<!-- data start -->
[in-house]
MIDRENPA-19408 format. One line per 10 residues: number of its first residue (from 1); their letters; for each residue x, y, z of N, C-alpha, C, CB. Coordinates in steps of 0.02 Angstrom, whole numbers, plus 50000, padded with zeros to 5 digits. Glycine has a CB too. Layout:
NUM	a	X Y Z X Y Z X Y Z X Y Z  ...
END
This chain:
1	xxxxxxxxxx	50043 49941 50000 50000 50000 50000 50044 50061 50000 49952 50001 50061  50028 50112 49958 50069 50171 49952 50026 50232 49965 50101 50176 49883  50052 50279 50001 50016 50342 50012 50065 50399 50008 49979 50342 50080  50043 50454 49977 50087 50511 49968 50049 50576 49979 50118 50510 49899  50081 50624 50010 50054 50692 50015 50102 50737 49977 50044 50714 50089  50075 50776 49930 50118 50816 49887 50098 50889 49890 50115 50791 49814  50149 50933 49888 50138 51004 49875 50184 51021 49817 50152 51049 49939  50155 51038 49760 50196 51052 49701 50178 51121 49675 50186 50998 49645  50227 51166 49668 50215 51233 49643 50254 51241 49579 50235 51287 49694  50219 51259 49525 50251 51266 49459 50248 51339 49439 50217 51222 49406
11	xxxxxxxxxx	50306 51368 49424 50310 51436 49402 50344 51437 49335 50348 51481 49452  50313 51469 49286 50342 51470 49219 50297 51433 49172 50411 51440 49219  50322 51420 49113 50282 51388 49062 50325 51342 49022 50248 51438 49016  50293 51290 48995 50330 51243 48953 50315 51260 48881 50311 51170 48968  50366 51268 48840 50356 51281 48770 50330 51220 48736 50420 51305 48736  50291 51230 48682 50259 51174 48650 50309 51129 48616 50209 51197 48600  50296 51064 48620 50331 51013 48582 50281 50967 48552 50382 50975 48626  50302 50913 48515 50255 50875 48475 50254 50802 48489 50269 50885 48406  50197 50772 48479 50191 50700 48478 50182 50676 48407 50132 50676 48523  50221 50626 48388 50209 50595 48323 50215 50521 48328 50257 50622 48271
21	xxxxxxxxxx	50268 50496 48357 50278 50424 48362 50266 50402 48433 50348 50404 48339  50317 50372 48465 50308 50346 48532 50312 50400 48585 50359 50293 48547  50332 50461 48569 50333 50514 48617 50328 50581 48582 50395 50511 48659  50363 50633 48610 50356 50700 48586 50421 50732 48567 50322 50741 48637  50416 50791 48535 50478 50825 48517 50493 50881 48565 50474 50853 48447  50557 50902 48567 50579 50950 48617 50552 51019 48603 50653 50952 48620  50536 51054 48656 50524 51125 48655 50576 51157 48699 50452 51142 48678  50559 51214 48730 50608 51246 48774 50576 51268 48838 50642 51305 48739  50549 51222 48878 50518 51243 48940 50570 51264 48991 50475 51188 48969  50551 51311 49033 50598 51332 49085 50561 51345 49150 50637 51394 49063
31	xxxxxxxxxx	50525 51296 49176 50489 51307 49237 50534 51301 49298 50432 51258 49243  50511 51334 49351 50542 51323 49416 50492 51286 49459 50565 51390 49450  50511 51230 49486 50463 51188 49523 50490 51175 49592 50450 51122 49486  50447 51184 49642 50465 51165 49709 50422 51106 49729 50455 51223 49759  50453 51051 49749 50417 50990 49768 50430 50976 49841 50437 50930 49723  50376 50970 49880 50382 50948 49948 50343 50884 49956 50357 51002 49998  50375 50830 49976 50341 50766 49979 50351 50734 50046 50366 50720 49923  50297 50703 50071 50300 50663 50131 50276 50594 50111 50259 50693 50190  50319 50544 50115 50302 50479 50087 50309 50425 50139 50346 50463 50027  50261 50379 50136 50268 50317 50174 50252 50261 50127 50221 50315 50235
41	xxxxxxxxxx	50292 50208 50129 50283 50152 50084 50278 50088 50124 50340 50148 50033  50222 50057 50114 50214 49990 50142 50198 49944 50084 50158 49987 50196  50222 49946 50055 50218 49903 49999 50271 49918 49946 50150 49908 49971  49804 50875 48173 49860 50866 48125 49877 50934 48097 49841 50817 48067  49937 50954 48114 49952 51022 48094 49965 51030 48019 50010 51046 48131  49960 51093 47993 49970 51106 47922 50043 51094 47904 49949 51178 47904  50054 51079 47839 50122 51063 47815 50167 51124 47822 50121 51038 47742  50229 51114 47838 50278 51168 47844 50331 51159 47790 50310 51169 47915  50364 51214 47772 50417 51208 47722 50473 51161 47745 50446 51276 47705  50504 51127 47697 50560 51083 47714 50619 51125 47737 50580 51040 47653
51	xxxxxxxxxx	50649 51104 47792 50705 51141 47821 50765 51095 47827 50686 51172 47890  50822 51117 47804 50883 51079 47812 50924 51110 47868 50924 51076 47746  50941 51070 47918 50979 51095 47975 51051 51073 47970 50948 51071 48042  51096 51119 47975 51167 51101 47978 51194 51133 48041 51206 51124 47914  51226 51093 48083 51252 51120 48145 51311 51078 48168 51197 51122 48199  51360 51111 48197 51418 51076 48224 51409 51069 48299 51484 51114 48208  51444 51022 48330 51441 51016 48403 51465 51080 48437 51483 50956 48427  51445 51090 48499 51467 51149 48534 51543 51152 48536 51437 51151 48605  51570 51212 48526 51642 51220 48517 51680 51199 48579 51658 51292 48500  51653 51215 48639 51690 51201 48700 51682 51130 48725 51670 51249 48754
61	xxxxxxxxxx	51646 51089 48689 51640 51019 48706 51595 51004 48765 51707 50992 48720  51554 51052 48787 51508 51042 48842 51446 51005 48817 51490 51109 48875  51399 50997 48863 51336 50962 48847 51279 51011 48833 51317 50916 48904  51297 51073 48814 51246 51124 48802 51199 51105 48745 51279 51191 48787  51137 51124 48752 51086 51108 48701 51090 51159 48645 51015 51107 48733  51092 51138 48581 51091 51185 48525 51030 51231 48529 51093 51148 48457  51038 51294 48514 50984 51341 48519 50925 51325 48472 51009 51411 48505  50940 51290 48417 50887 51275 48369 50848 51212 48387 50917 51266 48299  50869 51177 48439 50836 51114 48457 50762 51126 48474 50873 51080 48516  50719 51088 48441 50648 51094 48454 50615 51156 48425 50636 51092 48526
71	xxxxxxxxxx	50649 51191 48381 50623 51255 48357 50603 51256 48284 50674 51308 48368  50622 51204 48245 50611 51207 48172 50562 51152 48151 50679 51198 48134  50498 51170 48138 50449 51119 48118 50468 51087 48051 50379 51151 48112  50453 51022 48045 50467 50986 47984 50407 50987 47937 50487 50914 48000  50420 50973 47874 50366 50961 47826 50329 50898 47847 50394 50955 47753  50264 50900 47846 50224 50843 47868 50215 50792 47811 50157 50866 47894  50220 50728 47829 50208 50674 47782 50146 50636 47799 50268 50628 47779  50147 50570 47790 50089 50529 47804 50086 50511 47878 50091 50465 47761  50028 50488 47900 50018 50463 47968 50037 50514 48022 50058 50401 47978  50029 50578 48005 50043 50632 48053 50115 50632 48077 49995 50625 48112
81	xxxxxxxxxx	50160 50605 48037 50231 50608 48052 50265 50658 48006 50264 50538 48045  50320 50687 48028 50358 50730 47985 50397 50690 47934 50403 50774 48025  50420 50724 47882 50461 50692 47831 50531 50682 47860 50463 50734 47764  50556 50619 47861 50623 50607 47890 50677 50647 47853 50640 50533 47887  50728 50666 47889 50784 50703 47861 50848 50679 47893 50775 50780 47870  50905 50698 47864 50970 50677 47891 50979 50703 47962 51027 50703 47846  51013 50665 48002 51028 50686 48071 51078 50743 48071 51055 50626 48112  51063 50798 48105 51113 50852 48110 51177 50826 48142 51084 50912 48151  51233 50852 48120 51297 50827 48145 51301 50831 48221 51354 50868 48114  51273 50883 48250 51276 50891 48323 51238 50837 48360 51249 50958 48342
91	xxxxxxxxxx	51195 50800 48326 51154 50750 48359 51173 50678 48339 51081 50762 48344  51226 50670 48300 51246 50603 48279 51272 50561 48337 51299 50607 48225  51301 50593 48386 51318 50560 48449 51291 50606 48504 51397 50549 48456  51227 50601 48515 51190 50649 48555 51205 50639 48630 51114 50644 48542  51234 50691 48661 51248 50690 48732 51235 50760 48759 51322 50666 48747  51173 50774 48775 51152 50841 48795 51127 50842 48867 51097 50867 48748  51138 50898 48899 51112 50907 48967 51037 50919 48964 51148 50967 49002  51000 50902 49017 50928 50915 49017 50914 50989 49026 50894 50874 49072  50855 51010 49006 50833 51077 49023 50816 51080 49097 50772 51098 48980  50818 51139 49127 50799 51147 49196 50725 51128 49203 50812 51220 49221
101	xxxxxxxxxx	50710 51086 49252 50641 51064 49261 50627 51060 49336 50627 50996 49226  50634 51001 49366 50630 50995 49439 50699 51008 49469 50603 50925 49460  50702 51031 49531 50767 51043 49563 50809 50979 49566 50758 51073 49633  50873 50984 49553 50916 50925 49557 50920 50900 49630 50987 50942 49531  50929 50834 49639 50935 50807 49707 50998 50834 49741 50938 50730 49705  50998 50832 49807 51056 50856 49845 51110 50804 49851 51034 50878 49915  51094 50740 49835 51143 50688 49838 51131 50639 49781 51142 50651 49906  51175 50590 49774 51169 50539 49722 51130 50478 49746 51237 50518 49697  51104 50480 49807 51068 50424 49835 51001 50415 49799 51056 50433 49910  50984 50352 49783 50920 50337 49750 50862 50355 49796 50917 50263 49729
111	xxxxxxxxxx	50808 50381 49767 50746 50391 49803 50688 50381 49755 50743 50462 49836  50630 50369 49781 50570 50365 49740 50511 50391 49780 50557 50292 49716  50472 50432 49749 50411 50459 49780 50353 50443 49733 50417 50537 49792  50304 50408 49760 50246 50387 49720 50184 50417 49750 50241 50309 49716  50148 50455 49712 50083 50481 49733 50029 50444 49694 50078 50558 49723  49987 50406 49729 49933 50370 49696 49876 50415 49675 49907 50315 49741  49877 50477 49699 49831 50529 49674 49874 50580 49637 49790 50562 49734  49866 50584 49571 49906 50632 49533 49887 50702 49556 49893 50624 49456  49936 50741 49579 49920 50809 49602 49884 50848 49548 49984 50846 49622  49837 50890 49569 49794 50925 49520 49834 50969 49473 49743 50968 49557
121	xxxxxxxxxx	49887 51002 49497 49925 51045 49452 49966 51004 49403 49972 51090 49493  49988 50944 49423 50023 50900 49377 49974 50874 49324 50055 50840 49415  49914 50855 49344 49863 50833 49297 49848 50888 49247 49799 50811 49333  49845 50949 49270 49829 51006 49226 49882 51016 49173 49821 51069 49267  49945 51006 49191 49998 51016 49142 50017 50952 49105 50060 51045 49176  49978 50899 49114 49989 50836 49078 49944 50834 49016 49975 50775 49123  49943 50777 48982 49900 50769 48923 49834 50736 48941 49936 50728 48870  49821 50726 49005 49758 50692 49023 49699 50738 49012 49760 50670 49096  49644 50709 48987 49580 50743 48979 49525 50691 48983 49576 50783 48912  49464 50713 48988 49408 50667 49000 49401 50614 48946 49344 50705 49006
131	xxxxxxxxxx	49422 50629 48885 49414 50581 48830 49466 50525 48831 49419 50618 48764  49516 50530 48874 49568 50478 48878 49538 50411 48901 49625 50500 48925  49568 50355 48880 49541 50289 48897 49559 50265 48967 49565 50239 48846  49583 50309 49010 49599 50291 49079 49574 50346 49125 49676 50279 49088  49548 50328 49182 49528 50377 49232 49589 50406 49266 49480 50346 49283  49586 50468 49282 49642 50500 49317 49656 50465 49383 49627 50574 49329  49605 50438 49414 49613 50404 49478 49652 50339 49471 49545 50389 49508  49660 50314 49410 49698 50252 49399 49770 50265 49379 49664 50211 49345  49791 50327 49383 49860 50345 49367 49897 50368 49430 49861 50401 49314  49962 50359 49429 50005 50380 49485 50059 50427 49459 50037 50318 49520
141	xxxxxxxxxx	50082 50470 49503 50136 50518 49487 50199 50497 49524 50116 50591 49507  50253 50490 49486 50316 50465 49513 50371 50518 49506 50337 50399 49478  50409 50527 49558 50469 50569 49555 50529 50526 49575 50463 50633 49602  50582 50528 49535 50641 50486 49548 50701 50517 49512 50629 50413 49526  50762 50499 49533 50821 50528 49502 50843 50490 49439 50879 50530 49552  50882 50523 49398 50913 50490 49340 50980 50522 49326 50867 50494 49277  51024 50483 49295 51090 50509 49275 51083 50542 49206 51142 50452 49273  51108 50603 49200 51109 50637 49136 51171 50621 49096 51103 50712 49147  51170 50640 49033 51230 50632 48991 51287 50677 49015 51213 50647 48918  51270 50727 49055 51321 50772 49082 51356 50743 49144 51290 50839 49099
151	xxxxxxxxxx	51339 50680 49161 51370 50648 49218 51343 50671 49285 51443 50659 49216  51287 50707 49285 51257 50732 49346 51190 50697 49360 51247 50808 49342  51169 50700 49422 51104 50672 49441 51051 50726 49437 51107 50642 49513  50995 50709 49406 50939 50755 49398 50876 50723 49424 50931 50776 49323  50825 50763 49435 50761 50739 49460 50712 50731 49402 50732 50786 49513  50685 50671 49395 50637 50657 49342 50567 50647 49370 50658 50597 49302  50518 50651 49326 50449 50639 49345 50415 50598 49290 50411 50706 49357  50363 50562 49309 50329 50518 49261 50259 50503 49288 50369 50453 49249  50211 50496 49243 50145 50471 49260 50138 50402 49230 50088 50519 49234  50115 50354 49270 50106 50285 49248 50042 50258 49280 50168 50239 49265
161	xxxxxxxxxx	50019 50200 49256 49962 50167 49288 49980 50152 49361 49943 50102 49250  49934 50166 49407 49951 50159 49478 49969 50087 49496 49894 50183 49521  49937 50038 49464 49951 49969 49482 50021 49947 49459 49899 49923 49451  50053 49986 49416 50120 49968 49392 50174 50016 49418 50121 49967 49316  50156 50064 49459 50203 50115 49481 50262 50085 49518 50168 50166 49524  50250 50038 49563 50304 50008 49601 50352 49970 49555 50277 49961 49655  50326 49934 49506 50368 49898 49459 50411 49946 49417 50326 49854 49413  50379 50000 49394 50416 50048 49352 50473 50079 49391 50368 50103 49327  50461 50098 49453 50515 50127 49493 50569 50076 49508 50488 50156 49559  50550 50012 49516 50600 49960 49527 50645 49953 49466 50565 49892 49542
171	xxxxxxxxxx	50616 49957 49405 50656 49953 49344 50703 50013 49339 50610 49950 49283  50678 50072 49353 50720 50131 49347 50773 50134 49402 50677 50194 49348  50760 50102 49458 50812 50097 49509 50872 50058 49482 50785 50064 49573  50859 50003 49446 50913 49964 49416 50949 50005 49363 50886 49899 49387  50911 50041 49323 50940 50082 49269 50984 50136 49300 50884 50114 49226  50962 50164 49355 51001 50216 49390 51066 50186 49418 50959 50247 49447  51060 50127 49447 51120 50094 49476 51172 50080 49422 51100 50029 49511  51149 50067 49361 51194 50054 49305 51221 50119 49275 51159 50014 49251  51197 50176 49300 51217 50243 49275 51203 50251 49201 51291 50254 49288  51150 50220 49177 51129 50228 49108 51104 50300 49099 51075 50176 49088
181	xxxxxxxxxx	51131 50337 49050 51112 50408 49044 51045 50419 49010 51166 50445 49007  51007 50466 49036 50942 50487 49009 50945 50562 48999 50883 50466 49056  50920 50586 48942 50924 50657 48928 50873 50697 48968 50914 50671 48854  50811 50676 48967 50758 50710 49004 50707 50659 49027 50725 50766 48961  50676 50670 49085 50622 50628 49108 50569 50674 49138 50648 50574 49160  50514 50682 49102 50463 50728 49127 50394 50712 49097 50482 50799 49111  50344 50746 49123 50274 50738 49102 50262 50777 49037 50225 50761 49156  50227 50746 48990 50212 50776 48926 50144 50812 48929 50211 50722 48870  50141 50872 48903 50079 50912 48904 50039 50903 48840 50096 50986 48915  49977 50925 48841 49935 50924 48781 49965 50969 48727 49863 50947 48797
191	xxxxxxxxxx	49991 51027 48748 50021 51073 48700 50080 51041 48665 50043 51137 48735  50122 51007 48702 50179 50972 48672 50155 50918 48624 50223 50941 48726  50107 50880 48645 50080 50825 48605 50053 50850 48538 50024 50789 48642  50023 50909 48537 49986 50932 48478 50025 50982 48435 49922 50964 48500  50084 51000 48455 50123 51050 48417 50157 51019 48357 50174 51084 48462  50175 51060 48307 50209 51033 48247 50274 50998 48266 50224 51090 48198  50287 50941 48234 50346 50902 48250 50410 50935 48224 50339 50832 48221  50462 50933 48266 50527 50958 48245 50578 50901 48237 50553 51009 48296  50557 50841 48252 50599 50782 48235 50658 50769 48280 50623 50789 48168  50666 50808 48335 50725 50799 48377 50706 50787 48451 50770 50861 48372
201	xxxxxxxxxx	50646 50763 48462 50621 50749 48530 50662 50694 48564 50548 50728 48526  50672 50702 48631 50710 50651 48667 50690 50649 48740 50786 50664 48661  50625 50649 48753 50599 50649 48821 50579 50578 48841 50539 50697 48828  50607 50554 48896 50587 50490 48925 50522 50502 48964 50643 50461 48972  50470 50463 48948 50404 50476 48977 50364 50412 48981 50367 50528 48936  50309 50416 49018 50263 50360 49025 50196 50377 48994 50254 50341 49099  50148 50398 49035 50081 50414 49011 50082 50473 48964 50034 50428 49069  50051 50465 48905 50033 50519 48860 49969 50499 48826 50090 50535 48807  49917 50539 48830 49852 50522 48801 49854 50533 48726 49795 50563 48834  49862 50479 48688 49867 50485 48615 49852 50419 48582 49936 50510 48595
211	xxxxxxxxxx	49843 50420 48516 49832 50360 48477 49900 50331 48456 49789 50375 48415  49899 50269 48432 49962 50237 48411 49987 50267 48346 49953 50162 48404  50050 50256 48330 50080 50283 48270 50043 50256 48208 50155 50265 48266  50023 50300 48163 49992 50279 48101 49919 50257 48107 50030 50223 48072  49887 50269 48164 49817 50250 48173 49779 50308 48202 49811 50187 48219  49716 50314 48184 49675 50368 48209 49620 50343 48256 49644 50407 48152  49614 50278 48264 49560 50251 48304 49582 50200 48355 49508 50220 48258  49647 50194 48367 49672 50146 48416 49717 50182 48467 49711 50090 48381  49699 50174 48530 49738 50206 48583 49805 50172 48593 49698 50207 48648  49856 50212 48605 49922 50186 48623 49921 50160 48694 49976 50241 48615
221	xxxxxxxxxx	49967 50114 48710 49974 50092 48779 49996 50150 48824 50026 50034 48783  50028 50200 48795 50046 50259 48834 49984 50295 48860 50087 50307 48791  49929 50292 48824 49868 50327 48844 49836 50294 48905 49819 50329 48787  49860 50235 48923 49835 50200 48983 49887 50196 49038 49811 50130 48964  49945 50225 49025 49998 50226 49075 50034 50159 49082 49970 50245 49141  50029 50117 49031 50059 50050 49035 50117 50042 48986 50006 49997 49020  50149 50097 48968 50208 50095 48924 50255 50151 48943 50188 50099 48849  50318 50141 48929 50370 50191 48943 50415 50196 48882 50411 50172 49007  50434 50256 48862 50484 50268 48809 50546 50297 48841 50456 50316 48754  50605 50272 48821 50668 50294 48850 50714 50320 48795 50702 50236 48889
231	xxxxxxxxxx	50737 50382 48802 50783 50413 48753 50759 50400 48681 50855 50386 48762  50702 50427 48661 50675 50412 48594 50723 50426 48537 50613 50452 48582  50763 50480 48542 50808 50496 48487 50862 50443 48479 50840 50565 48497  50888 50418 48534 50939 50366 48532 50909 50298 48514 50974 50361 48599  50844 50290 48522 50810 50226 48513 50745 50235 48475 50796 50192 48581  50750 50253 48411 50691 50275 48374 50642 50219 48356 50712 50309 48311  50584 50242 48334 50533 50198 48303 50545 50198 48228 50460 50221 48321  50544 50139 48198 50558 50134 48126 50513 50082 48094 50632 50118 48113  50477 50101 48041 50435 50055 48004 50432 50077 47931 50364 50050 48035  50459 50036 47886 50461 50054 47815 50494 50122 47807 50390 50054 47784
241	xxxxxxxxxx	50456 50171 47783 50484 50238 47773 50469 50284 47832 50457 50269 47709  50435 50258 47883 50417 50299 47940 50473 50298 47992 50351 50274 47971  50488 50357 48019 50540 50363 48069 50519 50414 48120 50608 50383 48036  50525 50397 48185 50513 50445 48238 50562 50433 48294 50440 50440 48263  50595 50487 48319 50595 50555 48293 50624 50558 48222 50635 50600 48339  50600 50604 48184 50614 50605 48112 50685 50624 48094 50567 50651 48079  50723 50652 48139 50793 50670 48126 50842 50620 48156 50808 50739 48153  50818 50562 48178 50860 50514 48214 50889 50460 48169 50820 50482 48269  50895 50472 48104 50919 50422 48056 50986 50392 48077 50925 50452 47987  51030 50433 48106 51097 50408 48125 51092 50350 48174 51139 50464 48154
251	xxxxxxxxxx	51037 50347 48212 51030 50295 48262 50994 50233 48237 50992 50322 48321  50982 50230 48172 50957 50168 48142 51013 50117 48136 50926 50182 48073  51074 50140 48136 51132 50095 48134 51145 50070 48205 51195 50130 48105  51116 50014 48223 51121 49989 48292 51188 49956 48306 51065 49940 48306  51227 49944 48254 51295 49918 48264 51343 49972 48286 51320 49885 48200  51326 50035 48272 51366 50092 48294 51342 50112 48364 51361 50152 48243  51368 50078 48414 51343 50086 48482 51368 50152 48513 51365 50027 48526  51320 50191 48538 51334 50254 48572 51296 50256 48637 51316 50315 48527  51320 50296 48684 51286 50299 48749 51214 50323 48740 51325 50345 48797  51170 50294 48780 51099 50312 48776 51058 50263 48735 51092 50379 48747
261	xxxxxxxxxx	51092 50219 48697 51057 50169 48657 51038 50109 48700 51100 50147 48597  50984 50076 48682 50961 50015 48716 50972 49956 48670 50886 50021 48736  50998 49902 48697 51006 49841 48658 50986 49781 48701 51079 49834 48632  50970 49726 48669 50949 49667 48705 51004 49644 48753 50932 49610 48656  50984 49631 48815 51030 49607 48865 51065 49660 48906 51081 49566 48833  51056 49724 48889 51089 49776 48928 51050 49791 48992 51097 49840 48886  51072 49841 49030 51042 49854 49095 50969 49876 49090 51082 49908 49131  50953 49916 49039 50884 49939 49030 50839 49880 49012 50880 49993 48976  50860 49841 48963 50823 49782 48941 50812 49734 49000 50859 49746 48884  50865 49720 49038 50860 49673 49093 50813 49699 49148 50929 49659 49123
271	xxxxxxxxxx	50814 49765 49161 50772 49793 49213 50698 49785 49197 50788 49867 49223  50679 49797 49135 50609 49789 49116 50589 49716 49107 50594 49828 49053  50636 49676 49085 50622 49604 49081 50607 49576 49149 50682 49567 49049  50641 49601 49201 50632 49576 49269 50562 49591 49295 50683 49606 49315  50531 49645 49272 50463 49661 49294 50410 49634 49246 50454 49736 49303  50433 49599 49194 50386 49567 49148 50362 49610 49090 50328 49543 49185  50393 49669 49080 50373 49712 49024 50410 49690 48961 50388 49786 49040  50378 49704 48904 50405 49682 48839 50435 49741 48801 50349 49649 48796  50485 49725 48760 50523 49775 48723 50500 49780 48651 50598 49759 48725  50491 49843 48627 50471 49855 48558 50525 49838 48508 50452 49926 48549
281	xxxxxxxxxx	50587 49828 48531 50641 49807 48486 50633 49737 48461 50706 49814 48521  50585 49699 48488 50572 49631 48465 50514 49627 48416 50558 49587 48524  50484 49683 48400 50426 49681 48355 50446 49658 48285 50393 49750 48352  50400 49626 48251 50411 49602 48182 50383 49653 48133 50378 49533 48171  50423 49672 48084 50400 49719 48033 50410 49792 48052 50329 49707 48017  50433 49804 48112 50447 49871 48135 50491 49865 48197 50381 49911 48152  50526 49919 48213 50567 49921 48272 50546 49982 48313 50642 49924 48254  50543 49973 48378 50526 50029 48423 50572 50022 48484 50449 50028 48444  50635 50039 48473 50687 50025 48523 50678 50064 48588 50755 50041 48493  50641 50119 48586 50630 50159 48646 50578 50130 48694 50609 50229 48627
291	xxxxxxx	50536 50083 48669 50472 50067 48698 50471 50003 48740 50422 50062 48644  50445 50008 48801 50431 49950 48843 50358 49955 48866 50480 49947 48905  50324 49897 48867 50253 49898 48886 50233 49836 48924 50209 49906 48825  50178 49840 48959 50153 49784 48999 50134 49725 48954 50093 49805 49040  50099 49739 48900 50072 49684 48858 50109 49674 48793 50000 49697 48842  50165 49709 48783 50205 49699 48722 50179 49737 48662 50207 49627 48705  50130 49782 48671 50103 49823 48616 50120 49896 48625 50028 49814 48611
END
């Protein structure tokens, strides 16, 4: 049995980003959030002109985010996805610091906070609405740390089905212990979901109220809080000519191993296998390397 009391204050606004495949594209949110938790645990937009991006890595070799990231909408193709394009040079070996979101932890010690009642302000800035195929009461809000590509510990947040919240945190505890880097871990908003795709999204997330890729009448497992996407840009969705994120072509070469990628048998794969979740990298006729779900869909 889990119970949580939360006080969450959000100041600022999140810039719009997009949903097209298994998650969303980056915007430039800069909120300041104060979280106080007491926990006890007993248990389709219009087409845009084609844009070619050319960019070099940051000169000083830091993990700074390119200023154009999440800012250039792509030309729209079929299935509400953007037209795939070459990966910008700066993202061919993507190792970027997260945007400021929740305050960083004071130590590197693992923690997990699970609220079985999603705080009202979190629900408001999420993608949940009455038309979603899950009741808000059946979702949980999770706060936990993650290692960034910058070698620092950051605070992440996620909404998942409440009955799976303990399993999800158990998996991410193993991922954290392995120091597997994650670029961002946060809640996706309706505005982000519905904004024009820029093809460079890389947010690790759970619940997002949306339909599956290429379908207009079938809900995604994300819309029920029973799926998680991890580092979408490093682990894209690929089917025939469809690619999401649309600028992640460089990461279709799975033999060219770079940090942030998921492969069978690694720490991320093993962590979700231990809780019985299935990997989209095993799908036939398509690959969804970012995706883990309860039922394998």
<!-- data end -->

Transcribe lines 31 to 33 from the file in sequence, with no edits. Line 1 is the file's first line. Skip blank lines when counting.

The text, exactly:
251	xxxxxxxxxx	51037 50347 48212 51030 50295 48262 50994 50233 48237 50992 50322 48321  50982 50230 48172 50957 50168 48142 51013 50117 48136 50926 50182 48073  51074 50140 48136 51132 50095 48134 51145 50070 48205 51195 50130 48105  51116 50014 48223 51121 49989 48292 51188 49956 48306 51065 49940 48306  51227 49944 48254 51295 49918 48264 51343 49972 48286 51320 49885 48200  51326 50035 48272 51366 50092 48294 51342 50112 48364 51361 50152 48243  51368 50078 48414 51343 50086 48482 51368 50152 48513 51365 50027 48526  51320 50191 48538 51334 50254 48572 51296 50256 48637 51316 50315 48527  51320 50296 48684 51286 50299 48749 51214 50323 48740 51325 50345 48797  51170 50294 48780 51099 50312 48776 51058 50263 48735 51092 50379 48747
261	xxxxxxxxxx	51092 50219 48697 51057 50169 48657 51038 50109 48700 51100 50147 48597  50984 50076 48682 50961 50015 48716 50972 49956 48670 50886 50021 48736  50998 49902 48697 51006 49841 48658 50986 49781 48701 51079 49834 48632  50970 49726 48669 50949 49667 48705 51004 49644 48753 50932 49610 48656  50984 49631 48815 51030 49607 48865 51065 49660 48906 51081 49566 48833  51056 49724 48889 51089 49776 48928 51050 49791 48992 51097 49840 48886  51072 49841 49030 51042 49854 49095 50969 49876 49090 51082 49908 49131  50953 49916 49039 50884 49939 49030 50839 49880 49012 50880 49993 48976  50860 49841 48963 50823 49782 48941 50812 49734 49000 50859 49746 48884  50865 49720 49038 50860 49673 49093 50813 49699 49148 50929 49659 49123
271	xxxxxxxxxx	50814 49765 49161 50772 49793 49213 50698 49785 49197 50788 49867 49223  50679 49797 49135 50609 49789 49116 50589 49716 49107 50594 49828 49053  50636 49676 49085 50622 49604 49081 50607 49576 49149 50682 49567 49049  50641 49601 49201 50632 49576 49269 50562 49591 49295 50683 49606 49315  50531 49645 49272 50463 49661 49294 50410 49634 49246 50454 49736 49303  50433 49599 49194 50386 49567 49148 50362 49610 49090 50328 49543 49185  50393 49669 49080 50373 49712 49024 50410 49690 48961 50388 49786 49040  50378 49704 48904 50405 49682 48839 50435 49741 48801 50349 49649 48796  50485 49725 48760 50523 49775 48723 50500 49780 48651 50598 49759 48725  50491 49843 48627 50471 49855 48558 50525 49838 48508 50452 49926 48549